'Iron Maiden: The Ultimate Unauthorized History of the Beast' Is Neither Ultimate Nor Definitive
A nifty souvenir it may be, but the ultimate look at Iron Maiden it is not. Unless you count that picture of Bruce Dickinson in his underwear.
Iron Maiden: The Ultimate Unauthorized History of the BeastPublisher: Voyageur
Length: 224 pages
Author: Neil Daniels
Publication date: 2012-07
Neil Daniels has his heart in the right place. Doubtless the author of this 200-page-plus volume considers himself an Iron Maiden enthusiast, and thus knows what fellow Iron Maiden enthusiasts want. What’s that? Photos of rare sleeves from around the globe, photos of various Iron Maiden incarnations (preferably those we’ve not seen before), a detailed gigography, and painstaking consideration/analysis of each entry in the Iron Maiden discography. This has some of that, although rarely enough and often not in quite the right places.
Daniels acknowledges that he doesn’t wish to write the “definitive” work on Iron Maiden (indeed, the thought of penning the “definitive” statement on anything is but a fool’s errand), but he still falls short of delivering something that lives up to the book’s promise. (And if you’re not trying to write the “definitive” work, then why include “ultimate” in the title?) The group’s early years (1975-78) are given a limited amount of space although, curiously, that’s one of the most interesting eras of any group––those early, fumbling, finding-their-voice days––and that’s also true of Maiden.
Of course, we’re not really looking at a biography––a better title would have been The Ultimate Unauthorized Pictorial History of the Beast. As a pictorial history, it has its moments. A photo of a cornershop from the East London neighborhood where founding member Steve Harris grew up––as well as an official programme from West Ham United, the football team for which he once played and continues to support––are nifty souvenirs but would be made all the more interesting if paired with early photos or clippings about the band.
Daniels’ handling of the Paul Di’Anno years is not all that much more intriguing, save for photos which show the young band finding its way in America and for the reproductions of gig advertisements. (There’s also a lovely photo of a mustachioed Bruce Dickinson in his pre-Maiden outfit, Samson. Among the problems that probably kept Samson from achieving wider success was clearly a lack of a coherent image.)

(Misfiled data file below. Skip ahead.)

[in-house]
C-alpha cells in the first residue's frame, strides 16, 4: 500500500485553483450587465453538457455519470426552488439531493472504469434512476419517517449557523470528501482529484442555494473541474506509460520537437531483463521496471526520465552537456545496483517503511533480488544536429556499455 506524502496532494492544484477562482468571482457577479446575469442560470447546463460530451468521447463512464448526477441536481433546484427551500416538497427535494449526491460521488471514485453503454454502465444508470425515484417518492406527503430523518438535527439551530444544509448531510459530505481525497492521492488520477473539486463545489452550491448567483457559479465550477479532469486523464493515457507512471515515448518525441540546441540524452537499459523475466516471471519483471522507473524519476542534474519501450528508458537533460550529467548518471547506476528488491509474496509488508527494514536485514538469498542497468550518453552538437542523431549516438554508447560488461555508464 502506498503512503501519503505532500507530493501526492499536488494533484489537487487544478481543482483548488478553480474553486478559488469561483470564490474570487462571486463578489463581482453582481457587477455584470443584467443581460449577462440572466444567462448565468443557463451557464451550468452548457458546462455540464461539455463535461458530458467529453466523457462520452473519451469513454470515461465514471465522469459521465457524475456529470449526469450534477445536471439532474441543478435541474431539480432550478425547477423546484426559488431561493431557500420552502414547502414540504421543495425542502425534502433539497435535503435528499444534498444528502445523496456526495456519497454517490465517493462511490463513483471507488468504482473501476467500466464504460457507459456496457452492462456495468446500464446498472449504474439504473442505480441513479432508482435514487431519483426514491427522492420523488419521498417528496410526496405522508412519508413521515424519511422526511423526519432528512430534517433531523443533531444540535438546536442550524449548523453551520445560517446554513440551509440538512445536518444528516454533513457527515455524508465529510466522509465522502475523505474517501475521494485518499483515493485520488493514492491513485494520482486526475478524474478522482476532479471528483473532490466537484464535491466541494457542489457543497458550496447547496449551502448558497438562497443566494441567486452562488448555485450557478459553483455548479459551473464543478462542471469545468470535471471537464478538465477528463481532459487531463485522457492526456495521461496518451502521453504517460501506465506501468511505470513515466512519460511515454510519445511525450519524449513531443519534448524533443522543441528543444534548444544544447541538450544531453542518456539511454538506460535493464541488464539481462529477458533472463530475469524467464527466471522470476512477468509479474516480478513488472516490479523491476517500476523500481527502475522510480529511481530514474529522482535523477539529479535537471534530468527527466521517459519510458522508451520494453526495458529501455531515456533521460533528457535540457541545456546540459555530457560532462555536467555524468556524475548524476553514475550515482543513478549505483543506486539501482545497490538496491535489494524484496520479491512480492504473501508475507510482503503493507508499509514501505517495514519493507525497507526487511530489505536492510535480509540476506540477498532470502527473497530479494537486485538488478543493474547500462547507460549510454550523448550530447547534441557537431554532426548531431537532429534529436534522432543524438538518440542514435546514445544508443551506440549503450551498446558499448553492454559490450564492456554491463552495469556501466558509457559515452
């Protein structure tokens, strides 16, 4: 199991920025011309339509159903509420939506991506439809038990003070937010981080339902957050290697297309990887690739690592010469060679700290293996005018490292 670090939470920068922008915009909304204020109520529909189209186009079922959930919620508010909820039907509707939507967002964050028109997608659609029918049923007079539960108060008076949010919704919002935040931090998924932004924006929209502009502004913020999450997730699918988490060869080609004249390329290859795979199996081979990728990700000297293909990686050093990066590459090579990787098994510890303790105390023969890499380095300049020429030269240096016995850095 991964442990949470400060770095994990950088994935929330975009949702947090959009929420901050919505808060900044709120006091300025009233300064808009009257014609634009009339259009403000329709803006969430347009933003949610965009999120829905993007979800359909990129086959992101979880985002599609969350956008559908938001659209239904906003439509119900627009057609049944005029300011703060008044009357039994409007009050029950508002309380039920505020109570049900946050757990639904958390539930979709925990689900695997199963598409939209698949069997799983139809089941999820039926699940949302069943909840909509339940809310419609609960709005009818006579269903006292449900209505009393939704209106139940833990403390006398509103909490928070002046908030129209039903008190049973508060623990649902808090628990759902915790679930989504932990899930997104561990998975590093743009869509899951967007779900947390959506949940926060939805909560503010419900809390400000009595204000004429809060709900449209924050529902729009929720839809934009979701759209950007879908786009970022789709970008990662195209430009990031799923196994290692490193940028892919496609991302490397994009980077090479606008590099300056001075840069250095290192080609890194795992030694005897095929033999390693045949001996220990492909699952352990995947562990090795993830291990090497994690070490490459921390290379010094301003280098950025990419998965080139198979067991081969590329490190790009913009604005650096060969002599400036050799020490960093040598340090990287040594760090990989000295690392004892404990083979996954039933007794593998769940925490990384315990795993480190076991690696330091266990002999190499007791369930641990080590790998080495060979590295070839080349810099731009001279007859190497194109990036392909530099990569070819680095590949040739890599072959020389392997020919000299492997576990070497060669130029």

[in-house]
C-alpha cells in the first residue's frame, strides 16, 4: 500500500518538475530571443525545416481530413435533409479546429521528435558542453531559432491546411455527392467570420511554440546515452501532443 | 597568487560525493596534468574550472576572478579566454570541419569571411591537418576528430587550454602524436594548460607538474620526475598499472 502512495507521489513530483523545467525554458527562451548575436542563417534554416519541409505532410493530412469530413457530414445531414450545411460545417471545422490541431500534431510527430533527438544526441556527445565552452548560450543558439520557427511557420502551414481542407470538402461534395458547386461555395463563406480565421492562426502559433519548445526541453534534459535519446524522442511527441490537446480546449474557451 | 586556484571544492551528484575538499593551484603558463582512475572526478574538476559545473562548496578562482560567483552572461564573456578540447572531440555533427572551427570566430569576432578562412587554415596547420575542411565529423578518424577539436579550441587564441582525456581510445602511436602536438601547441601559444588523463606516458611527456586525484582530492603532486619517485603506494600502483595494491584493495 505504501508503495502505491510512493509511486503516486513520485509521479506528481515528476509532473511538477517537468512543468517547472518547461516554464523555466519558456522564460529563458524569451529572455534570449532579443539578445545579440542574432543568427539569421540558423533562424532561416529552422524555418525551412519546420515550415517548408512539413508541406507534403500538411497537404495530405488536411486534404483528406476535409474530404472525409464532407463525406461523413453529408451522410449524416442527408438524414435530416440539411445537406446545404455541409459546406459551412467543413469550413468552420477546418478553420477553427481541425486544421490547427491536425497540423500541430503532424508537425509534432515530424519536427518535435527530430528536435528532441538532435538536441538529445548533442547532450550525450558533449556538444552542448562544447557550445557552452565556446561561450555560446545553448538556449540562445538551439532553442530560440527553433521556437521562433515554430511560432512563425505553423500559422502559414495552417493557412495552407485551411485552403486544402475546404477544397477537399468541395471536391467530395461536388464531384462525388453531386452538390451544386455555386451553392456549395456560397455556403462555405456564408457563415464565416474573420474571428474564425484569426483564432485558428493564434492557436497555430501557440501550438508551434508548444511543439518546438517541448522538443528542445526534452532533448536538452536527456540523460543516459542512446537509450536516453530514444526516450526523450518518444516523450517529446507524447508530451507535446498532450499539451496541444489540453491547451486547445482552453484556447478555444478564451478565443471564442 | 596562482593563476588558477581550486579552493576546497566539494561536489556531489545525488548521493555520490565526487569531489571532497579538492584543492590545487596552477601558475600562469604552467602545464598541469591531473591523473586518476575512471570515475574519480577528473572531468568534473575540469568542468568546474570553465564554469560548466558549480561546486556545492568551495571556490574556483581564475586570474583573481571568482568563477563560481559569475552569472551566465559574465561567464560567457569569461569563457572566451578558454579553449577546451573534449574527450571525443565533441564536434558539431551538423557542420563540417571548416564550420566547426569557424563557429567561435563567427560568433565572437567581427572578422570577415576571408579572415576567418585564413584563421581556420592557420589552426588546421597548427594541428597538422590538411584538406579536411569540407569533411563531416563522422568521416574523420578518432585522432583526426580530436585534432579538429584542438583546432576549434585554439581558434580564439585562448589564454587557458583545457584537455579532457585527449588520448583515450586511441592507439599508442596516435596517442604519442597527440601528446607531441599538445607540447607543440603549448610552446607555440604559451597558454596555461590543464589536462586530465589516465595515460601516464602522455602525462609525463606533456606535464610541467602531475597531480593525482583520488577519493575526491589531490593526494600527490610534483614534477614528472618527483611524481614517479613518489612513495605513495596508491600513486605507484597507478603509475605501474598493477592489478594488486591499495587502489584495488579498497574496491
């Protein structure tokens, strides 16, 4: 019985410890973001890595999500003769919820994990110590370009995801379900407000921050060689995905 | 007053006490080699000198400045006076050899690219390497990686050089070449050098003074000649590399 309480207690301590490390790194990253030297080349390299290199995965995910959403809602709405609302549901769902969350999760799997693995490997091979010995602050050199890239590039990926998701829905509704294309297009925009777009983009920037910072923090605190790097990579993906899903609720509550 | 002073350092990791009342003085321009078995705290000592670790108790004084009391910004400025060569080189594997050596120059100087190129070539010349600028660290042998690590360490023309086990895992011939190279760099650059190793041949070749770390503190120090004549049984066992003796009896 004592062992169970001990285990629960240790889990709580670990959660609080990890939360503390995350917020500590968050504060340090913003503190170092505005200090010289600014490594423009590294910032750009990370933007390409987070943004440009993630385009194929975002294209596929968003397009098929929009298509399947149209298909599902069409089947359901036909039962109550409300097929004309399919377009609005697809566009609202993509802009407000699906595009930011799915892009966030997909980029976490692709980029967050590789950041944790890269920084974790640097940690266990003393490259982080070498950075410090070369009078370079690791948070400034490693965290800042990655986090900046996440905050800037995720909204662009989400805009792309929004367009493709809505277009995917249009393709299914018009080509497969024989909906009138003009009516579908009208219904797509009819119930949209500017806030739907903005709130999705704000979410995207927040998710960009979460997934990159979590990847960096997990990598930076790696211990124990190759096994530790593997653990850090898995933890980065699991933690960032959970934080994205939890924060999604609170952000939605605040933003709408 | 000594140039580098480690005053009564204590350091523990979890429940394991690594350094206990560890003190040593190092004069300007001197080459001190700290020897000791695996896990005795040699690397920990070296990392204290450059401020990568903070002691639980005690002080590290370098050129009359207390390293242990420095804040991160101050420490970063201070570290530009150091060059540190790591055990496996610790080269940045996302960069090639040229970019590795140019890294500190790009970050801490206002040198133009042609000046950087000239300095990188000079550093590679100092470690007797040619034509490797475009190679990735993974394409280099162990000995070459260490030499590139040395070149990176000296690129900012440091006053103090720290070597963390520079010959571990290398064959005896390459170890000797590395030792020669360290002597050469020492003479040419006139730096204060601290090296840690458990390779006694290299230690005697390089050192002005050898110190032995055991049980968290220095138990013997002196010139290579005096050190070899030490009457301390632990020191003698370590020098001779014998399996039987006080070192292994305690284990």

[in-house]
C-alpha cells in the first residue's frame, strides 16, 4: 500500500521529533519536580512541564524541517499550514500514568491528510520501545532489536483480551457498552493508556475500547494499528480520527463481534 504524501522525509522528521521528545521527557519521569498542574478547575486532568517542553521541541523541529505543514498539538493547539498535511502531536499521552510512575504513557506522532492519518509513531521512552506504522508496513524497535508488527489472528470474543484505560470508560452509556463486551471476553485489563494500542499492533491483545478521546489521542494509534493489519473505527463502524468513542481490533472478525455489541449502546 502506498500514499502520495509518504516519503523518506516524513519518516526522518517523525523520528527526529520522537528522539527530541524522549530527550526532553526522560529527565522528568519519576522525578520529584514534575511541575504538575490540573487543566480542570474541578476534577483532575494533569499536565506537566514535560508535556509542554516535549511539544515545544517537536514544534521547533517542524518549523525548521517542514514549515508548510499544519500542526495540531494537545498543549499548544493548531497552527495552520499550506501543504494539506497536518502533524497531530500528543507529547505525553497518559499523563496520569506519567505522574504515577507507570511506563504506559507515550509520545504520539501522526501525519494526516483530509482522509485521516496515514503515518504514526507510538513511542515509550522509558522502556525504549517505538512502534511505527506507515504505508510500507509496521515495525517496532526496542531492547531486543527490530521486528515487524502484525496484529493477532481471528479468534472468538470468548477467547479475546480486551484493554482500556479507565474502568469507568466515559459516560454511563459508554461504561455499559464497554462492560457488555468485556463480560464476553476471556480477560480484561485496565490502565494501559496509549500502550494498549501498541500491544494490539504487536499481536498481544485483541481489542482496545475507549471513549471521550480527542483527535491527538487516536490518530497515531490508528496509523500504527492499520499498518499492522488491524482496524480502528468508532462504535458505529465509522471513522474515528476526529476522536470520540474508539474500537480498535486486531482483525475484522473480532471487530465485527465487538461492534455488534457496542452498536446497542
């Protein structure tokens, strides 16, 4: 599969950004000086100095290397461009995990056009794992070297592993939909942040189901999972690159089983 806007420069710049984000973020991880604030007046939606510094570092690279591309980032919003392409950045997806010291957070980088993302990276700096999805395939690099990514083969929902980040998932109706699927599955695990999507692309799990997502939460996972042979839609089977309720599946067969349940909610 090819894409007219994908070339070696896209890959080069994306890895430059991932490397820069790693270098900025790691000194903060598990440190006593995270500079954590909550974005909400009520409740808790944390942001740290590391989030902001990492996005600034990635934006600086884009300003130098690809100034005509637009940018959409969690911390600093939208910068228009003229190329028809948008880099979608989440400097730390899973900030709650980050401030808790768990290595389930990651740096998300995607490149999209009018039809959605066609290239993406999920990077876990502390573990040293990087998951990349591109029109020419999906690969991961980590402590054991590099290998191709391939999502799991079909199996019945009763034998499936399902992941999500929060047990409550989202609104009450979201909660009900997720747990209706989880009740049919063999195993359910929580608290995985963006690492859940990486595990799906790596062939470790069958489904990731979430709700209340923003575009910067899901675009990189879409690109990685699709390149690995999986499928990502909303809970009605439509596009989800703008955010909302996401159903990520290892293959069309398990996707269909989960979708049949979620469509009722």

Reproductions of concert tickets, tour t-shirts, single sleeves, and backstage passes occupy pages that give short shrift to the story of Iron Maiden’s three most important albums from the first Dickinson era: Number of the Beast, Piece of Mind, and Powerslave. This was an especially interesting period for the group musically as it cemented Harris’ musical vision and saw the group’s commercial light burn brightest. It was also a time when a handsome number of b-sides emerged, although there’s no detailed analysis of those various cuts here. Shame, really.
The stories behind Somewhere In Time and Seventh Son of a Seventh Son, two of Maiden’s most interesting, albeit less commercially successful albums, are swallowed up by mega photos from the era, including one that features Dickinson in bikini underwear and which leaves, ahem, little to the reader’s imagination. The captions which accompany said photos reveal less than Bruce’s underwear, however, as they often merely repeat that which has been stated in the body of the text, a real dead end for readers. (And, hey, where in the world is Live After Death, one of the quintessential live albums of the ‘80s, in all of this?)
The departure of guitarist Adrian Smith and vocalist Bruce Dickinson come about and are dealt with a somewhat cursory manner, although, curiously, the oft-derided Blaze Bayley years get more play than you might imagine. Dickinson’s solo career gets its share of space as well, although Adrian Smith’s work with A.S.A.P. and the ever-loving Psycho Motel (where are those reissues, eh?) is not mentioned (in the case of the former) and referred to as Psycho Hotel (the latter) in the book’s index.
The second Dickinson era (which also heralded the return of Smith), from 1999 to present fares better in terms of overall coverage of the band and its music but that may be too late for some readers who will have given up much earlier in the text frustrated by the oversights and the occasionally confusing organizational patterns found in the book. (Thumb through it in your favorite book emporium and you’ll see what I mean.)
In short, there are easily three-four stories to be told about Maiden and each of them appears in this book, just as each has appeared in other volumes and on DVD. Unfortunately, not one of those has been told in fully satisfying detail.
A decent selected discography appears here and what could have been a fairly promising section––a “Where Are They Now?” report on ex-Maidens such as Paul Day, Blaze Bayley, and Barry “Thunderstick” Purkis––reveals little that the diehard doesn’t already know and might have been left out in favor for more details about recordings or other burning questions. Rock scribe luminaries Mick Wall, Martin Popoff, Ian Christe, and John Tucker offer up detailed analysis of various entries in the Maiden discography with typical authority, but these touches do little to elevate the overall status of the book.